The evolution of Charlie Chaplin’s most famous character—and the woman who helped shape it. On actress-director Mabel Normand and her effect on Chaplin’s work:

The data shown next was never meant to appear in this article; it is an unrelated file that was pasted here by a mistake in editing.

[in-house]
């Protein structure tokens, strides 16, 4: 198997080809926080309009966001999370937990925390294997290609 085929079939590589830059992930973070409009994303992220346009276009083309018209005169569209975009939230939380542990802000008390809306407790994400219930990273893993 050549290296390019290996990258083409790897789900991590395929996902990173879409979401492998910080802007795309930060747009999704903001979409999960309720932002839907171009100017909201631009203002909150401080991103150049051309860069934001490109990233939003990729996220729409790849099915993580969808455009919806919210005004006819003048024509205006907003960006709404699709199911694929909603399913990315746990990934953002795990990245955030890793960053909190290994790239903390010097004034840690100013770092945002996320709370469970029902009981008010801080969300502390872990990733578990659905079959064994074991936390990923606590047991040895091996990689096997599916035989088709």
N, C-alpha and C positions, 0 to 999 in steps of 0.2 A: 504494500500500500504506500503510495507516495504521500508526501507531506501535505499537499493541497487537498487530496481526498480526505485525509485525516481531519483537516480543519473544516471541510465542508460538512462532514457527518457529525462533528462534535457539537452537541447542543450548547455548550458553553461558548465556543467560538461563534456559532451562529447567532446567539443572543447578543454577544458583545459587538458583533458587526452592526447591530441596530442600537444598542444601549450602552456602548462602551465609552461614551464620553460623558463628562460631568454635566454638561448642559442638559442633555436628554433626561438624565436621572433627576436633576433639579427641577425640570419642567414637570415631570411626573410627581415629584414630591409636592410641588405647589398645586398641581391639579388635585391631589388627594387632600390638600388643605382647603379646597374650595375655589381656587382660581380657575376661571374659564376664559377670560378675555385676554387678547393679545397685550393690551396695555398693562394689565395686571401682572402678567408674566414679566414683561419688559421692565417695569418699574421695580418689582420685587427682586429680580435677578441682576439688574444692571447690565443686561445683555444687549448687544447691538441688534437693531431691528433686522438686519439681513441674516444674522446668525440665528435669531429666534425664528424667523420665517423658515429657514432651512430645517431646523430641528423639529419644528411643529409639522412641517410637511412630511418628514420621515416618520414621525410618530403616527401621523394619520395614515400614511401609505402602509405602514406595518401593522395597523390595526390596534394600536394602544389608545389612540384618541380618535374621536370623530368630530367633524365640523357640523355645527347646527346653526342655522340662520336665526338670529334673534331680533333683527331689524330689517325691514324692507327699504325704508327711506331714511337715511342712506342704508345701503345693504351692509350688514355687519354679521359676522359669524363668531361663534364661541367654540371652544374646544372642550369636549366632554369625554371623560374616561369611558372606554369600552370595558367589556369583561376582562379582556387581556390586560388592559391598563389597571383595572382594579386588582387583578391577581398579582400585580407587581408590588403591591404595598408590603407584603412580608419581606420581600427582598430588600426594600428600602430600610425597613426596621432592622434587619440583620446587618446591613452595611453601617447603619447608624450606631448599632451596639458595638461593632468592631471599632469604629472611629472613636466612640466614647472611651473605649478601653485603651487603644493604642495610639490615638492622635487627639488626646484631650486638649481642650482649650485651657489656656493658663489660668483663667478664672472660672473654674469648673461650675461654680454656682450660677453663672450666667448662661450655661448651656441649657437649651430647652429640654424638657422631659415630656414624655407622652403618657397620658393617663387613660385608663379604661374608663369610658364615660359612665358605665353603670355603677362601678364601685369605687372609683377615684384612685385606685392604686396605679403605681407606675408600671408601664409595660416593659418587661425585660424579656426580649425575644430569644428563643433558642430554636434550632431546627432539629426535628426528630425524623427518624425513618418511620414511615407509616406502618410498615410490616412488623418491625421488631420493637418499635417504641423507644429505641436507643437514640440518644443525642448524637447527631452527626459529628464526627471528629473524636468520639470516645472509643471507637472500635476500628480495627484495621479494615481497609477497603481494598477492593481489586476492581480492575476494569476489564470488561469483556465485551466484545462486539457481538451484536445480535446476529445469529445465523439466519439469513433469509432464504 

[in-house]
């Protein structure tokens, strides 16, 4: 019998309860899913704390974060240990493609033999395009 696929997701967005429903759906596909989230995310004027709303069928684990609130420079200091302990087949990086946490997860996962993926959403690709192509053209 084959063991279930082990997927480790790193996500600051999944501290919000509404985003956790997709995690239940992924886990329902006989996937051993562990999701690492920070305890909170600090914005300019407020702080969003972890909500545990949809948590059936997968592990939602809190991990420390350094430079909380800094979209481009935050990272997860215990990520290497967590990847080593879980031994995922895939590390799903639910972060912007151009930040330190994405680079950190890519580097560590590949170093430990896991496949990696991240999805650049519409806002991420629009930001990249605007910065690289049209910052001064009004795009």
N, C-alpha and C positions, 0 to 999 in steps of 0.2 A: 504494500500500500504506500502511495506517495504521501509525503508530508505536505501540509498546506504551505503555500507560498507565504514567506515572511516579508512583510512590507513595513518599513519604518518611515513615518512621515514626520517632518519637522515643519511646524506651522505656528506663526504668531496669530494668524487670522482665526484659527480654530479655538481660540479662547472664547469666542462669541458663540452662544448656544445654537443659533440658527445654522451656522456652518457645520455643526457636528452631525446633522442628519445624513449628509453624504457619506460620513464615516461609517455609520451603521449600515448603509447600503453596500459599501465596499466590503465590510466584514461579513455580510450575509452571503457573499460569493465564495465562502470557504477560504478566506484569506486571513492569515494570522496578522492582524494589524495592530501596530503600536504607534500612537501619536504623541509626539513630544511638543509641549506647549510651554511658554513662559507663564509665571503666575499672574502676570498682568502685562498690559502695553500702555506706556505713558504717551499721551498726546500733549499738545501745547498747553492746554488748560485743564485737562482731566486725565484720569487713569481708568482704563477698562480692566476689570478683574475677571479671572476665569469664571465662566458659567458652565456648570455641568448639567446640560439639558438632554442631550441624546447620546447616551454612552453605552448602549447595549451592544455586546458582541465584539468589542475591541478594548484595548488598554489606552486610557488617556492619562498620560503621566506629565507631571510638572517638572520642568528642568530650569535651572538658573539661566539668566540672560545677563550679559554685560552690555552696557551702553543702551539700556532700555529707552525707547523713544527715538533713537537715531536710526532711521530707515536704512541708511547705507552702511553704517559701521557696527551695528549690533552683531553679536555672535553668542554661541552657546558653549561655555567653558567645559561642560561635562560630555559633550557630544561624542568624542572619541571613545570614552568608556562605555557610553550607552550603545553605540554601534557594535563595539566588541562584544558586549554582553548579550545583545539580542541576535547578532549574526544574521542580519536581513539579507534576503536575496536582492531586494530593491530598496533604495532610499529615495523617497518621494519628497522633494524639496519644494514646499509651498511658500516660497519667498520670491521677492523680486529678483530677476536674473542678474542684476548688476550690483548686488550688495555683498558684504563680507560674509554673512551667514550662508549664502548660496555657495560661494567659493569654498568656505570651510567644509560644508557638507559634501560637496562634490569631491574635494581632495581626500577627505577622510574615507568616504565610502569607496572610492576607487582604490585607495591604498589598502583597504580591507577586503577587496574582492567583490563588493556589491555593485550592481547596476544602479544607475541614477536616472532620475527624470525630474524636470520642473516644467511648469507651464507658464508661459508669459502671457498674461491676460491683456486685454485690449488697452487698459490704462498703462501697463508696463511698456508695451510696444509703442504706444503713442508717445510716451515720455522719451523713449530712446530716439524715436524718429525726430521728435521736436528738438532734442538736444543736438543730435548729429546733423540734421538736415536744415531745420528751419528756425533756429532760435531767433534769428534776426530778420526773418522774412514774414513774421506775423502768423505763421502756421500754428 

“When Chaplin became the Tramp on Normand’s watch, he also learned to be a movie actor. As Sennett put it, Normand, ‘the greatest motion-picture comedienne of any day, was as deft in pantomime as Chaplin was… She worked in slapstick, but her stage business and her gestures were subtle, not broad.’ Normand, the first movie star actress who wasn’t stage trained, hadn’t been taught the comic conventions of the theater, or to project to the back of the house. She had a movie-bred patience for living in the moment. She was a movie star because while she was beautiful, she let you see inside, and people liked what they saw. Movies are supremely intimate, and Normand was consummate at drawing people in, and holding them. We can watch Chaplin learning Normand’s delicate skills.”